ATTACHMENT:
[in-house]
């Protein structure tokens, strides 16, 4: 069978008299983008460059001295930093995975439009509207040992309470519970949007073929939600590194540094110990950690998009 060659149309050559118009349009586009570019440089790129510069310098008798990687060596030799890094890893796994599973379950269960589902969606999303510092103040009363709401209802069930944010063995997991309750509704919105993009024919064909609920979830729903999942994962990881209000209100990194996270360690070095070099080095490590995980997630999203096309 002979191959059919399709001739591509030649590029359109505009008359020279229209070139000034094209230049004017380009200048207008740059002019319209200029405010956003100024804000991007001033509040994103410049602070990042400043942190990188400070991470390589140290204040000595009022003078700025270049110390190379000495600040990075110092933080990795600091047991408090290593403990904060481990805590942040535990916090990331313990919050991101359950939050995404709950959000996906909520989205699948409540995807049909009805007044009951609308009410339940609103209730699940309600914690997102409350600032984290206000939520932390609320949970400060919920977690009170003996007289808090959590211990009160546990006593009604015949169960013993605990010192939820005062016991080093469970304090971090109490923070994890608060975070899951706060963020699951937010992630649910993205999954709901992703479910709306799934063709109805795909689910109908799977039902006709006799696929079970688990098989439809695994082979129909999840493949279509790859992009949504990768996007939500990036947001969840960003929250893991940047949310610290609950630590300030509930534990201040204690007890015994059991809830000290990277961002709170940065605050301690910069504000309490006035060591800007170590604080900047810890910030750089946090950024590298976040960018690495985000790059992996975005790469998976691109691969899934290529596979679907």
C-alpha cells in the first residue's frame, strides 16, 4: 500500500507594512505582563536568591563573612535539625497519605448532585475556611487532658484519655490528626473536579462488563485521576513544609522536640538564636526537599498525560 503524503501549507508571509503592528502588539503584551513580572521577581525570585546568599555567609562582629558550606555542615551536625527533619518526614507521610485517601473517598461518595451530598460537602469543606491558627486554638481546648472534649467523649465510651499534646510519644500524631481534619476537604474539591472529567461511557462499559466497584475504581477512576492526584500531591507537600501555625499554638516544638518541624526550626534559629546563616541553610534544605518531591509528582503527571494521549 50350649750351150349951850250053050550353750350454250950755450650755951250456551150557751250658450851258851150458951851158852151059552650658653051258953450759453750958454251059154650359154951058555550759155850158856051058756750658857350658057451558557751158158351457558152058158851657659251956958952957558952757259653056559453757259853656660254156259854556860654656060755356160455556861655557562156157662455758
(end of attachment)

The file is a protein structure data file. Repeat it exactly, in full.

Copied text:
[in-house]
């Protein structure tokens, strides 16, 4: 069978008299983008460059001295930093995975439009509207040992309470519970949007073929939600590194540094110990950690998009 060659149309050559118009349009586009570019440089790129510069310098008798990687060596030799890094890893796994599973379950269960589902969606999303510092103040009363709401209802069930944010063995997991309750509704919105993009024919064909609920979830729903999942994962990881209000209100990194996270360690070095070099080095490590995980997630999203096309 002979191959059919399709001739591509030649590029359109505009008359020279229209070139000034094209230049004017380009200048207008740059002019319209200029405010956003100024804000991007001033509040994103410049602070990042400043942190990188400070991470390589140290204040000595009022003078700025270049110390190379000495600040990075110092933080990795600091047991408090290593403990904060481990805590942040535990916090990331313990919050991101359950939050995404709950959000996906909520989205699948409540995807049909009805007044009951609308009410339940609103209730699940309600914690997102409350600032984290206000939520932390609320949970400060919920977690009170003996007289808090959590211990009160546990006593009604015949169960013993605990010192939820005062016991080093469970304090971090109490923070994890608060975070899951706060963020699951937010992630649910993205999954709901992703479910709306799934063709109805795909689910109908799977039902006709006799696929079970688990098989439809695994082979129909999840493949279509790859992009949504990768996007939500990036947001969840960003929250893991940047949310610290609950630590300030509930534990201040204690007890015994059991809830000290990277961002709170940065605050301690910069504000309490006035060591800007170590604080900047810890910030750089946090950024590298976040960018690495985000790059992996975005790469998976691109691969899934290529596979679907």
C-alpha cells in the first residue's frame, strides 16, 4: 500500500507594512505582563536568591563573612535539625497519605448532585475556611487532658484519655490528626473536579462488563485521576513544609522536640538564636526537599498525560 503524503501549507508571509503592528502588539503584551513580572521577581525570585546568599555567609562582629558550606555542615551536625527533619518526614507521610485517601473517598461518595451530598460537602469543606491558627486554638481546648472534649467523649465510651499534646510519644500524631481534619476537604474539591472529567461511557462499559466497584475504581477512576492526584500531591507537600501555625499554638516544638518541624526550626534559629546563616541553610534544605518531591509528582503527571494521549 50350649750351150349951850250053050550353750350454250950755450650755951250456551150557751250658450851258851150458951851158852151059552650658653051258953450759453750958454251059154650359154951058555550759155850158856051058756750658857350658057451558557751158158351457558152058158851657659251956958952957558952757259653056559453757259853656660254156259854556860654656060755356160455556861655557562156157662455758